While an unbroken string of all-A grades could point a bright student in any direction, Christopher Abin seemed destined for a career in science.
Early in May, Abin was announced as one of 2,000 nationwide recipients of the 2012 National Science Foundation Graduate Research Fellowship awards.
“Maybe it was from reading those science fiction books by Michael Crichton,” he said while being interviewed from a graduate laboratory at the University of Georgia campus in Athens, GA. “At least by the end of high school, I knew I wanted to pursue a career in the life sciences.”
If so, Crichton’s Jurassic Park and The Andromeda Strain were only part of the inspiration leading to such a major merit award for the West Kendall student, an honors graduate of Florida International University only a year ago.
Perhaps the most prestigious pre-doctoral fellowship in the U.S., the total award of $126,000 will allow Albin to continue an intriguing project in microbiology, investigating how microbes from an ancient salt lake in California “make a living” by consuming highly toxic compounds containing antimony.
“The discovery of microbes that can transform toxic compounds through their metabolism will not only have substantial implications for the bio-remediation of antimony contaminated sites worldwide, but may also provide insight into life on other planets,” he explained.
To further his exploration into the microcosmos, he now looks forward to a July trip to the Sierra Nevada Mountains in eastern California where he’ll spend a week at Mono Lake, one of the oldest lakes in North America formed roughly one million years ago.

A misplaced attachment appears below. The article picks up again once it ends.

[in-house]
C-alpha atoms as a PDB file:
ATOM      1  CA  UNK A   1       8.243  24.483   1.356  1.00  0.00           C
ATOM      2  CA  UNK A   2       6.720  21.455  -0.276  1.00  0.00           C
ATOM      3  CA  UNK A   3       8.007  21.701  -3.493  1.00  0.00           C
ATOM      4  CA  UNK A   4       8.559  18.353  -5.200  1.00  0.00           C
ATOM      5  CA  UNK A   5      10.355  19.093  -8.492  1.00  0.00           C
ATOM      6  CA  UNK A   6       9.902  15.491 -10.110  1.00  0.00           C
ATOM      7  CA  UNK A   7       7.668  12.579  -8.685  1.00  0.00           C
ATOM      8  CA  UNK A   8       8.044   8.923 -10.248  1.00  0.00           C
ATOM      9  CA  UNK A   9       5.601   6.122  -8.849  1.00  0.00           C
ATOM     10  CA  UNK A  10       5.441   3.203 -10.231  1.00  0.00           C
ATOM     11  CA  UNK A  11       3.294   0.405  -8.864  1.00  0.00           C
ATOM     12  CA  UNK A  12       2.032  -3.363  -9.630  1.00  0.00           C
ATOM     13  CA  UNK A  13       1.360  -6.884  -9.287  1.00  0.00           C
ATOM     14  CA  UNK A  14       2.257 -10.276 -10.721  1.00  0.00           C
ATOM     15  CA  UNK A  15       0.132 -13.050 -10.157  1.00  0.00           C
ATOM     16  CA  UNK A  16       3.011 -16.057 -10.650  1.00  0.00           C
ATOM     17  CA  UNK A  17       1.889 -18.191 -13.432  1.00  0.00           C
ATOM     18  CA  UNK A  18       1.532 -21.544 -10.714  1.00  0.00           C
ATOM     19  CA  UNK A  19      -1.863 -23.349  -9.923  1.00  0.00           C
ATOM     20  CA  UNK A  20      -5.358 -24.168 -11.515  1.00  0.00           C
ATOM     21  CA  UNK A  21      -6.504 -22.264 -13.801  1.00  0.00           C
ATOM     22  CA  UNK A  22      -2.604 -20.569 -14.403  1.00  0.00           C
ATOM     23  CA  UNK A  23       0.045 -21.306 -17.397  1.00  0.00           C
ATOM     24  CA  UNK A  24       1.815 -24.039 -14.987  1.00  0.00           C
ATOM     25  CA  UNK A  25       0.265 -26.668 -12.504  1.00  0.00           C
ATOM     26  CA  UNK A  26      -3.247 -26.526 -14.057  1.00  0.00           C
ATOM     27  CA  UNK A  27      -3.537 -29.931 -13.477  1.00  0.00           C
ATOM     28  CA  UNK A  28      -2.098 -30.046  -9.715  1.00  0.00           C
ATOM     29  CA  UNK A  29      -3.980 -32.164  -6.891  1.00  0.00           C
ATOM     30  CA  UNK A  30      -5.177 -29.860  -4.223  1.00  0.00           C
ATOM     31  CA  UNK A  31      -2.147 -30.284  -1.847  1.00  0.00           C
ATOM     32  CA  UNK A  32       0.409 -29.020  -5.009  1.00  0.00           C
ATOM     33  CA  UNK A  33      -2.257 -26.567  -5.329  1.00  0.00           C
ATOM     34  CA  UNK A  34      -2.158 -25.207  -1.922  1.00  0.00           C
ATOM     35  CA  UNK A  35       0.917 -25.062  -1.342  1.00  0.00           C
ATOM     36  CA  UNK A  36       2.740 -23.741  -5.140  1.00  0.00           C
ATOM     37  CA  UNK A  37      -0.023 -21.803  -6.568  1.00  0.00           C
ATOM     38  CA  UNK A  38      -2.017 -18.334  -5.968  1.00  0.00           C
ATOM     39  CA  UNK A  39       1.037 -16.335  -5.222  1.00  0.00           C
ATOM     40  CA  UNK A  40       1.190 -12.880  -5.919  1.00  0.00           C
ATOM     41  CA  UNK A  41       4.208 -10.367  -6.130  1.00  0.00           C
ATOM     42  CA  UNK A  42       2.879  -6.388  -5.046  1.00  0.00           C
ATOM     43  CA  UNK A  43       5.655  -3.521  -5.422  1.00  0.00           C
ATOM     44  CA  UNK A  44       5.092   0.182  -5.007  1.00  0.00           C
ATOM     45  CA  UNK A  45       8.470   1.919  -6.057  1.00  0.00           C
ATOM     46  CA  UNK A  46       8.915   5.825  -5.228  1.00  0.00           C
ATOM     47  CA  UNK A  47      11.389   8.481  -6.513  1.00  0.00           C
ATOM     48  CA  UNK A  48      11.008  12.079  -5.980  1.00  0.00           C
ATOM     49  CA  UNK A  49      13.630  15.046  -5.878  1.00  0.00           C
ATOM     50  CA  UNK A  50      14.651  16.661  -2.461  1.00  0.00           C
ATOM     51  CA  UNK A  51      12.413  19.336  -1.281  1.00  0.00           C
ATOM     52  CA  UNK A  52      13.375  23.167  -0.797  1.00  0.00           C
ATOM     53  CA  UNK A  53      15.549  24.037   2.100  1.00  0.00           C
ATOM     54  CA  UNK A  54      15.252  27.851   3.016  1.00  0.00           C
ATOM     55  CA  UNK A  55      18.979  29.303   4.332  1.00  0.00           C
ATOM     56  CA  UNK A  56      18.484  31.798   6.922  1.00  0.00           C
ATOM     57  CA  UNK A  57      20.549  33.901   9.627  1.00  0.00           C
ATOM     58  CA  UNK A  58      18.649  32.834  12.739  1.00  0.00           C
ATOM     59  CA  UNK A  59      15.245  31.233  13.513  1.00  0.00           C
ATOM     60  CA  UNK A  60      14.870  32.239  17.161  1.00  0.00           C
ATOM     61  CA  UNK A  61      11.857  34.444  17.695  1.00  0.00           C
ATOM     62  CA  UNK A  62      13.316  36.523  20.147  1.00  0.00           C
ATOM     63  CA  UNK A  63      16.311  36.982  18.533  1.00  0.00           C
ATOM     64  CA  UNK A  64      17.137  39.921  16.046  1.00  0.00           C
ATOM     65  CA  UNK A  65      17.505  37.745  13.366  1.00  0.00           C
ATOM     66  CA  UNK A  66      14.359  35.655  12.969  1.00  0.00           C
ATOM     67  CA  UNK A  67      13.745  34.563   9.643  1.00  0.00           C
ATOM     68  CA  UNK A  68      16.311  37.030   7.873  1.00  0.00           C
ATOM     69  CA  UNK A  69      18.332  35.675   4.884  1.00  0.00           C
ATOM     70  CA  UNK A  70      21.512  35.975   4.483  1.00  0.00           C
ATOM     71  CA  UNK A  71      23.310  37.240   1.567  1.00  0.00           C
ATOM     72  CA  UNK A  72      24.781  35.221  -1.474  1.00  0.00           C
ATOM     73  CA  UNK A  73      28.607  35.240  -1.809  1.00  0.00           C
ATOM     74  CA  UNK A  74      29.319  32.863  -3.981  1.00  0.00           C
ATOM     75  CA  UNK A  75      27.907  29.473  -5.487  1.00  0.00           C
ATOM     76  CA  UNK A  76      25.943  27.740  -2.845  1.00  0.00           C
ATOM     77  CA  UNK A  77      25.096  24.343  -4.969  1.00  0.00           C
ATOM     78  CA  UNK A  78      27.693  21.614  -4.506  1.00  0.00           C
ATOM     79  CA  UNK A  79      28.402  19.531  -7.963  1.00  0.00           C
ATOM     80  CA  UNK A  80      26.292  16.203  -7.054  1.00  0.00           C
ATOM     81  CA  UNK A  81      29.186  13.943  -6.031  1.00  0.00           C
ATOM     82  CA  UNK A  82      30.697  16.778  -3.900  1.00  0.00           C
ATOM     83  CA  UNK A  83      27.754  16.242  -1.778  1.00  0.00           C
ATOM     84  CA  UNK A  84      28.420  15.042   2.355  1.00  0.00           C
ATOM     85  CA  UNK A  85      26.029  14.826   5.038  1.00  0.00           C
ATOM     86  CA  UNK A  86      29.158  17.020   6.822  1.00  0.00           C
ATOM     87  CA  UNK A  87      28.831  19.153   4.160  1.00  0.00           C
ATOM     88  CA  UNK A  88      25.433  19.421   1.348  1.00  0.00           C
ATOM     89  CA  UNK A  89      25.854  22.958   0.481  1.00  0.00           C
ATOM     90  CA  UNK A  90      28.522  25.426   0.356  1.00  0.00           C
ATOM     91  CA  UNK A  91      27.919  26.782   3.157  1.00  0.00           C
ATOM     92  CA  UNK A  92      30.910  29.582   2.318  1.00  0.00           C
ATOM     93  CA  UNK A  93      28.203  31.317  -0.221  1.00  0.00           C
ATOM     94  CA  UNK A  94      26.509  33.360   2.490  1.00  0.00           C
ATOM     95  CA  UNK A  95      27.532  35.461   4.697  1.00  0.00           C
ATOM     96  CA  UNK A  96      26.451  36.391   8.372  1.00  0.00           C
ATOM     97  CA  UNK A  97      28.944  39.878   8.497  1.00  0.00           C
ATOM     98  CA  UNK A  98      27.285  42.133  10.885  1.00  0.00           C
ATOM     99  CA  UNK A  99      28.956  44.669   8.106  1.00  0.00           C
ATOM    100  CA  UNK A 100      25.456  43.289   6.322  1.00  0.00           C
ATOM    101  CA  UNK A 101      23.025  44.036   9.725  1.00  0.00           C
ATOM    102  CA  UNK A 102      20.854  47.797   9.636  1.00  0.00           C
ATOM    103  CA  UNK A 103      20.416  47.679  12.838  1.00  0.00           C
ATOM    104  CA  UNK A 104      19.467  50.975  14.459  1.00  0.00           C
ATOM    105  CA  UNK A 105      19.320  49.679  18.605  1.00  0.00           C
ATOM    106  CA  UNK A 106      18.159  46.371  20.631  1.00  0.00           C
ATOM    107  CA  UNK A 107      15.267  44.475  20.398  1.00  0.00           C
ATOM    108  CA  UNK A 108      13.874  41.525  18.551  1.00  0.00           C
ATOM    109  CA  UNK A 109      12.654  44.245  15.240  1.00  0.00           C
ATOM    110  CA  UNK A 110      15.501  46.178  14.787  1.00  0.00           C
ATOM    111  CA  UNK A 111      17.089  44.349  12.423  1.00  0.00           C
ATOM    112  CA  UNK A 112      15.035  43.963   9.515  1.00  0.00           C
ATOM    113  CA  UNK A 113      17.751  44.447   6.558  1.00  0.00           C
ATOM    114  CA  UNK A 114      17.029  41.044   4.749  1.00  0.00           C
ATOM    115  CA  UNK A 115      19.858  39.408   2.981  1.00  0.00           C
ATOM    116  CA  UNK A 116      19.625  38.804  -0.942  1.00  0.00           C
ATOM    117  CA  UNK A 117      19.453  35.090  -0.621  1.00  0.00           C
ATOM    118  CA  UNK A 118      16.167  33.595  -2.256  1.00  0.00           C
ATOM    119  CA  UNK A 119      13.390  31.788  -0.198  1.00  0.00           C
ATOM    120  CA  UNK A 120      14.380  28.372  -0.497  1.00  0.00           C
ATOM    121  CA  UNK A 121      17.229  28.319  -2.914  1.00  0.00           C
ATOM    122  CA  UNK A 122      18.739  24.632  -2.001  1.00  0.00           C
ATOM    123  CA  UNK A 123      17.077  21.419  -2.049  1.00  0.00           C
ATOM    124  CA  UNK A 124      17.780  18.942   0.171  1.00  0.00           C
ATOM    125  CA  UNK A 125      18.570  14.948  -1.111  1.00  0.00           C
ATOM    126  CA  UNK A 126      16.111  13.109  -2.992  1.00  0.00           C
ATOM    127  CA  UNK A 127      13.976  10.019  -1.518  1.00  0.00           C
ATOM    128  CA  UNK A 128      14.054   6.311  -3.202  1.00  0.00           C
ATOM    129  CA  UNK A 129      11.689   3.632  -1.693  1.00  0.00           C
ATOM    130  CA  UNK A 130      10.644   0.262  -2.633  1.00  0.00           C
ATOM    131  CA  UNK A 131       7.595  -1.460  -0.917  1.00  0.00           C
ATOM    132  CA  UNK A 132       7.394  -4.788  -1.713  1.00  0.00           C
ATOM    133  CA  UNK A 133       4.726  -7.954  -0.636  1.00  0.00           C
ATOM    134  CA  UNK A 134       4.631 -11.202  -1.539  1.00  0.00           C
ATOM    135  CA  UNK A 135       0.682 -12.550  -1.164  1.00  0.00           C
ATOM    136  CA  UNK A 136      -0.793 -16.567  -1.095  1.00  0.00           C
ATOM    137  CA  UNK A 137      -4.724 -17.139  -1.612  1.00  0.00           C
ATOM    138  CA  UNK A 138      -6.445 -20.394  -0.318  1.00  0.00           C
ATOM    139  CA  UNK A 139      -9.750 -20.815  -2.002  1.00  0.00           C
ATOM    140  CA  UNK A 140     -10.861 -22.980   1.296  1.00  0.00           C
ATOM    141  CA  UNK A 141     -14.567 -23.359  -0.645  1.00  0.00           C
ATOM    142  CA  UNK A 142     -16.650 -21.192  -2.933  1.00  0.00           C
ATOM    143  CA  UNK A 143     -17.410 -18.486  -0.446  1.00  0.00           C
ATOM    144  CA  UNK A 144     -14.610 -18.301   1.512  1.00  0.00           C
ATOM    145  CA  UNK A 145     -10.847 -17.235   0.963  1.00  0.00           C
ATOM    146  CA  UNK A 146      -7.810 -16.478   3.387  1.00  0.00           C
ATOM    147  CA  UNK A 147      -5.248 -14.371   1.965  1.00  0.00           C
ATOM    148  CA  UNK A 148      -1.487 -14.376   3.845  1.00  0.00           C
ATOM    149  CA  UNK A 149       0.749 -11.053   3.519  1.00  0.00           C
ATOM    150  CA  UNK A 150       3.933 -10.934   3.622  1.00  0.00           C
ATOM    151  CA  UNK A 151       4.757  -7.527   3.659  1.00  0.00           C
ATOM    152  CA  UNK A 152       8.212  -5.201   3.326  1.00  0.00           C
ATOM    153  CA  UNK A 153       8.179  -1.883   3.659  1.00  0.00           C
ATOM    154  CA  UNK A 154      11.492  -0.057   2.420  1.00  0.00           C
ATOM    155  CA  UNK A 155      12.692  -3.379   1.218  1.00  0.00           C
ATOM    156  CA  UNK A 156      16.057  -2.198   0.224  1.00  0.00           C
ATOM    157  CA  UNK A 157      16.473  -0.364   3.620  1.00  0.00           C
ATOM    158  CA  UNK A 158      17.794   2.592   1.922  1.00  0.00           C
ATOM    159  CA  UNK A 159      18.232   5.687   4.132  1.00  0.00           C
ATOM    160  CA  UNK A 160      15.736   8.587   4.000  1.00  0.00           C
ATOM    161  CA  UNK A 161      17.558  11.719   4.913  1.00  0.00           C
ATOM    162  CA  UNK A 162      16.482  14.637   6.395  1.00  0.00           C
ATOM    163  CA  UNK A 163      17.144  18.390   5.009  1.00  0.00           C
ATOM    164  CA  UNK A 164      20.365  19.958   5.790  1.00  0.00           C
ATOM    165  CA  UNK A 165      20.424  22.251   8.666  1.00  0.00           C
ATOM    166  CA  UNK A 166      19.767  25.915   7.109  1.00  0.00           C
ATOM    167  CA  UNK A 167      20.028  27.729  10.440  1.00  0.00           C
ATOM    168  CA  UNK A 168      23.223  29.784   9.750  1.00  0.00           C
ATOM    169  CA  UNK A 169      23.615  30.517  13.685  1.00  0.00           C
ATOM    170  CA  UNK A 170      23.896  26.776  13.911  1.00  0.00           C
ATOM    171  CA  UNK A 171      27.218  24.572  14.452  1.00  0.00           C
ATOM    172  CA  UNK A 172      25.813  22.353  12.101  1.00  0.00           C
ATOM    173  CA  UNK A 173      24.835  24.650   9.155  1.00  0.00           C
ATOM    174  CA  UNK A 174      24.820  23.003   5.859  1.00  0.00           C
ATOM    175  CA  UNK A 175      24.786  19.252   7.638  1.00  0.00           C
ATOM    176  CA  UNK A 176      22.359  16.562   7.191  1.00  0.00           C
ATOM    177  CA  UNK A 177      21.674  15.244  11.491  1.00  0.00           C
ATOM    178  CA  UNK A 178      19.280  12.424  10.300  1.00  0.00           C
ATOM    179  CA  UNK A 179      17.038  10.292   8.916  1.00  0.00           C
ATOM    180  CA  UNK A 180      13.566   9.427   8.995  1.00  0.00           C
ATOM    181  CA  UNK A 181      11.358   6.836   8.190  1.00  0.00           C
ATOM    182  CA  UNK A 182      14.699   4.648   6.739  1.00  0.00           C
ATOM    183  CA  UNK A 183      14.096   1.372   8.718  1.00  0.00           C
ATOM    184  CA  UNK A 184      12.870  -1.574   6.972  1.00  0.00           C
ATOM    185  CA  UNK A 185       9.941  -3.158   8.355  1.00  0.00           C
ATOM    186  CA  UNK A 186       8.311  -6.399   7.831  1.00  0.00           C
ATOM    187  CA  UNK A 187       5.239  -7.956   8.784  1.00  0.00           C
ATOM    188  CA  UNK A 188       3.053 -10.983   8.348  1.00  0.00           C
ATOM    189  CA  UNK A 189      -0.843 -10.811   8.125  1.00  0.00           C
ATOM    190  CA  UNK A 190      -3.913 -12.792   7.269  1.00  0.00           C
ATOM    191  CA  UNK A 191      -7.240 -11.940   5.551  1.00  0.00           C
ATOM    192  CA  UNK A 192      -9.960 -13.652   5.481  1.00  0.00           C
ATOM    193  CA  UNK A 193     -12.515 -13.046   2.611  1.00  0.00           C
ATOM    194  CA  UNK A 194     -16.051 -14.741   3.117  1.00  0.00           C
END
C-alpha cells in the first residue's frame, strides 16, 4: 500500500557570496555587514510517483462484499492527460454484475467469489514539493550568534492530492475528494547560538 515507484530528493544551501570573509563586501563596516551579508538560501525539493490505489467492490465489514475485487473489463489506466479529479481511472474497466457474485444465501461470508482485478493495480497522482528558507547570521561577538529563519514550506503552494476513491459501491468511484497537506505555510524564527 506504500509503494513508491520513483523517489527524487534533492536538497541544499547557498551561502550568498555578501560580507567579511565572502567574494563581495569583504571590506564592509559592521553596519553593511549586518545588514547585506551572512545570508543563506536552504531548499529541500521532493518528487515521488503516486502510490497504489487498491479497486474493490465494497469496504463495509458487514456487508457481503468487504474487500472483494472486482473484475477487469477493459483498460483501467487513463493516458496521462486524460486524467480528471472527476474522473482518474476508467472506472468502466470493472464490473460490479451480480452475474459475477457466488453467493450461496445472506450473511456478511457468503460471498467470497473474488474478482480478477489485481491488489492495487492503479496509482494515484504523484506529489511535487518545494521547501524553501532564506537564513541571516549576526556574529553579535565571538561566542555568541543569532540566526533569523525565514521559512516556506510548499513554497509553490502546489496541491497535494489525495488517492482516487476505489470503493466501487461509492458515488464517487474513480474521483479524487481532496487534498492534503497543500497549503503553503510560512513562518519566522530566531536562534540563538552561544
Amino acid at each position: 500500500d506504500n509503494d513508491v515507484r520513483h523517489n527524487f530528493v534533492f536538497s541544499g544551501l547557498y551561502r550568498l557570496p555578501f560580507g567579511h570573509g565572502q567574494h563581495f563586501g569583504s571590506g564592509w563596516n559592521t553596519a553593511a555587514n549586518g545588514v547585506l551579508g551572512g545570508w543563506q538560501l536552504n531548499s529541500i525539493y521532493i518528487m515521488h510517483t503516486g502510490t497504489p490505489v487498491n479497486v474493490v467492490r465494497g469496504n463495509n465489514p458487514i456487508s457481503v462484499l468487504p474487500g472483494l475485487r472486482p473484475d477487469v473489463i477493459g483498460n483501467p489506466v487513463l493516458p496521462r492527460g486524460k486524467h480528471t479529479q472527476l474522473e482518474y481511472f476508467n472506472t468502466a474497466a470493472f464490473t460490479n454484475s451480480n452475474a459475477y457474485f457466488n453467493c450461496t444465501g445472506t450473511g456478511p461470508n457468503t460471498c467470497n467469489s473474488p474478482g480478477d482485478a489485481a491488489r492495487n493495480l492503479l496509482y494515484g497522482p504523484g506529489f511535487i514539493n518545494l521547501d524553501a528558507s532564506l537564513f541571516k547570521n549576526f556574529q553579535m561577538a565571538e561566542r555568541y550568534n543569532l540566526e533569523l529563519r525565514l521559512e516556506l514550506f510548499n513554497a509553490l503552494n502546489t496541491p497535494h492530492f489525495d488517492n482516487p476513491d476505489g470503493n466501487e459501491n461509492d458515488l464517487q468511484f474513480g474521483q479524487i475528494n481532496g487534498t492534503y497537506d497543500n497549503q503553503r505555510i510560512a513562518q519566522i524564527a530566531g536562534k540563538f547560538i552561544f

There, he will sample the lake’s depths for microbes thriving in the unusual ecosystem, two and a half times saltier than the ocean, perhaps leading to additional discoveries of how life forms can survive in extreme environments.
Abin said he soon became interested in scientific research after enrolling at FIU in 2006 following graduation from G. Holmes Braddock Senior High School.
“It was during my undergraduate years that I began to learn more and more about the inner workings of the natural and physical worlds, and it opened my eyes to the central role that research plays in answering some of our most basic questions,” Albin said.
During his biology courses in the School of Integrated Science and Humanities, he was exposed to research applications in varied scientific disciplines and then attended a summer 2010 research program in microbiology at the University of Oregon before becoming a PhD student in the Department of Microbiology at the University of Georgia in August 2011.
Upon enrollment, he was awarded a graduate school assistantship at UGA along with a $21,000 scholarship from the Alfred P. Sloan Foundation.
His significant academic achievements began during his first year at FIU when he was named “Student of the Year” in general chemistry by the American Chemical Society, later leading to a graduation with FIU’s prestigious “Outstanding Academic Achievement Award” and induction into Phi Beta Kappa.
Even before Albin graduated from FIU summa cum laude in 2011 with a BS in Biological Sciences, Professor DeEtta K. Mills said she could “see in him the combination of intelligence and tenacity that makes a true research scientist.”
Abin today credits Dr. Mills as “the person who inspired my study of microbiology and taught me how think critically as a scientist.”
A native Miamian, Abin is the son of Juan Carlos and Yospa Abin, residents of the Lakes of the Meadow who fled Cuba to raise a family in the US.
Her son’s academics were encouraged by Yospa Abin’s, 27 years as an elementary school teacher in the Miami-Dade Public Schools system, including the last 17 at Tropical Elementary in Westchester.
“Naturally, we’re all very proud of Chris,” she said. “And we have another reason for celebration.”
That will occur when Chris’ brother, Kevin, graduates from John A. Ferguson Senior High School in June after posting a similar outstanding scholastic record that may lead to even more academic laurels for the Abin family.
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